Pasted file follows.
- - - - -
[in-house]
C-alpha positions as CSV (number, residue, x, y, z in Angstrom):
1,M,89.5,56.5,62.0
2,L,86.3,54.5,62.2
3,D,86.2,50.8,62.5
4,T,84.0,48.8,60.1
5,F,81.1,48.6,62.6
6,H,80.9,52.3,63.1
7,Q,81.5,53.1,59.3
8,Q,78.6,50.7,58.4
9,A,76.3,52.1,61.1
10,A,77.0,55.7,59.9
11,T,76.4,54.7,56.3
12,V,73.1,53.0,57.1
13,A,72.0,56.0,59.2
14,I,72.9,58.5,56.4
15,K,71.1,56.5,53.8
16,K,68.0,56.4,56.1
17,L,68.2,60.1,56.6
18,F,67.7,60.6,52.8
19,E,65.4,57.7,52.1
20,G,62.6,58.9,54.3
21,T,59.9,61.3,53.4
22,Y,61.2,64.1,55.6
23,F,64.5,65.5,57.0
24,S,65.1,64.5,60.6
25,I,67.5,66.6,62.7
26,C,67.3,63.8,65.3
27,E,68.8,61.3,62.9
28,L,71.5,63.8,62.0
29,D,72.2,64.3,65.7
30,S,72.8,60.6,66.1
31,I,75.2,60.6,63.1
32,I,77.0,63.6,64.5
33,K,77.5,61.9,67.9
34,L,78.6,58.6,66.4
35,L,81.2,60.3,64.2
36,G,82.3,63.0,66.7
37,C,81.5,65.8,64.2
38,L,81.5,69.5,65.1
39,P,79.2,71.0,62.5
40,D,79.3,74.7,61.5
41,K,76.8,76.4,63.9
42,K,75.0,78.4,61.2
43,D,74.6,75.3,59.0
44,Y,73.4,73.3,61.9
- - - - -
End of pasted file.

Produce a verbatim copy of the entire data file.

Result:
[in-house]
C-alpha positions as CSV (number, residue, x, y, z in Angstrom):
1,M,89.5,56.5,62.0
2,L,86.3,54.5,62.2
3,D,86.2,50.8,62.5
4,T,84.0,48.8,60.1
5,F,81.1,48.6,62.6
6,H,80.9,52.3,63.1
7,Q,81.5,53.1,59.3
8,Q,78.6,50.7,58.4
9,A,76.3,52.1,61.1
10,A,77.0,55.7,59.9
11,T,76.4,54.7,56.3
12,V,73.1,53.0,57.1
13,A,72.0,56.0,59.2
14,I,72.9,58.5,56.4
15,K,71.1,56.5,53.8
16,K,68.0,56.4,56.1
17,L,68.2,60.1,56.6
18,F,67.7,60.6,52.8
19,E,65.4,57.7,52.1
20,G,62.6,58.9,54.3
21,T,59.9,61.3,53.4
22,Y,61.2,64.1,55.6
23,F,64.5,65.5,57.0
24,S,65.1,64.5,60.6
25,I,67.5,66.6,62.7
26,C,67.3,63.8,65.3
27,E,68.8,61.3,62.9
28,L,71.5,63.8,62.0
29,D,72.2,64.3,65.7
30,S,72.8,60.6,66.1
31,I,75.2,60.6,63.1
32,I,77.0,63.6,64.5
33,K,77.5,61.9,67.9
34,L,78.6,58.6,66.4
35,L,81.2,60.3,64.2
36,G,82.3,63.0,66.7
37,C,81.5,65.8,64.2
38,L,81.5,69.5,65.1
39,P,79.2,71.0,62.5
40,D,79.3,74.7,61.5
41,K,76.8,76.4,63.9
42,K,75.0,78.4,61.2
43,D,74.6,75.3,59.0
44,Y,73.4,73.3,61.9